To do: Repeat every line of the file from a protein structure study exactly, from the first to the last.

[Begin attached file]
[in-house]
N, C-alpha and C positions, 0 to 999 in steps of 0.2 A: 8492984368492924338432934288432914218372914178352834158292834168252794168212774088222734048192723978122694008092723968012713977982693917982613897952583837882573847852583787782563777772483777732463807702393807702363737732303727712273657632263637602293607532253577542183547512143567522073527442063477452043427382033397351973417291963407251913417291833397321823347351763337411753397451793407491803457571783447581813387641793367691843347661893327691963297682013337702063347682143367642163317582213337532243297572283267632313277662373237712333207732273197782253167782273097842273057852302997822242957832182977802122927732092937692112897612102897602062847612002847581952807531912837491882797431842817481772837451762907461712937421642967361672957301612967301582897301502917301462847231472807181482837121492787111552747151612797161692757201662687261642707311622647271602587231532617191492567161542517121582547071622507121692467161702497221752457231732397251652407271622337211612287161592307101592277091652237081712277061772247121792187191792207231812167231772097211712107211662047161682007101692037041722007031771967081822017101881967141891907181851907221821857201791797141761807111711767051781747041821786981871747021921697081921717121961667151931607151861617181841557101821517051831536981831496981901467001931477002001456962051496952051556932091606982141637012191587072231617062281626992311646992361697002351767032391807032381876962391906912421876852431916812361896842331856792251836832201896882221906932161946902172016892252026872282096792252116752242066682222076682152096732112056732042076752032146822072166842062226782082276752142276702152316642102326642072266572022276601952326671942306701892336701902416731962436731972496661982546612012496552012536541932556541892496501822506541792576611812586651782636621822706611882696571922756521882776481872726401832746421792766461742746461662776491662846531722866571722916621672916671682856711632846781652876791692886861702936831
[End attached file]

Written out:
[in-house]
N, C-alpha and C positions, 0 to 999 in steps of 0.2 A: 8492984368492924338432934288432914218372914178352834158292834168252794168212774088222734048192723978122694008092723968012713977982693917982613897952583837882573847852583787782563777772483777732463807702393807702363737732303727712273657632263637602293607532253577542183547512143567522073527442063477452043427382033397351973417291963407251913417291833397321823347351763337411753397451793407491803457571783447581813387641793367691843347661893327691963297682013337702063347682143367642163317582213337532243297572283267632313277662373237712333207732273197782253167782273097842273057852302997822242957832182977802122927732092937692112897612102897602062847612002847581952807531912837491882797431842817481772837451762907461712937421642967361672957301612967301582897301502917301462847231472807181482837121492787111552747151612797161692757201662687261642707311622647271602587231532617191492567161542517121582547071622507121692467161702497221752457231732397251652407271622337211612287161592307101592277091652237081712277061772247121792187191792207231812167231772097211712107211662047161682007101692037041722007031771967081822017101881967141891907181851907221821857201791797141761807111711767051781747041821786981871747021921697081921717121961667151931607151861617181841557101821517051831536981831496981901467001931477002001456962051496952051556932091606982141637012191587072231617062281626992311646992361697002351767032391807032381876962391906912421876852431916812361896842331856792251836832201896882221906932161946902172016892252026872282096792252116752242066682222076682152096732112056732042076752032146822072166842062226782082276752142276702152316642102326642072266572022276601952326671942306701892336701902416731962436731972496661982546612012496552012536541932556541892496501822506541792576611812586651782636621822706611882696571922756521882776481872726401832746421792766461742746461662776491662846531722866571722916621672916671682856711632846781652876791692886861702936831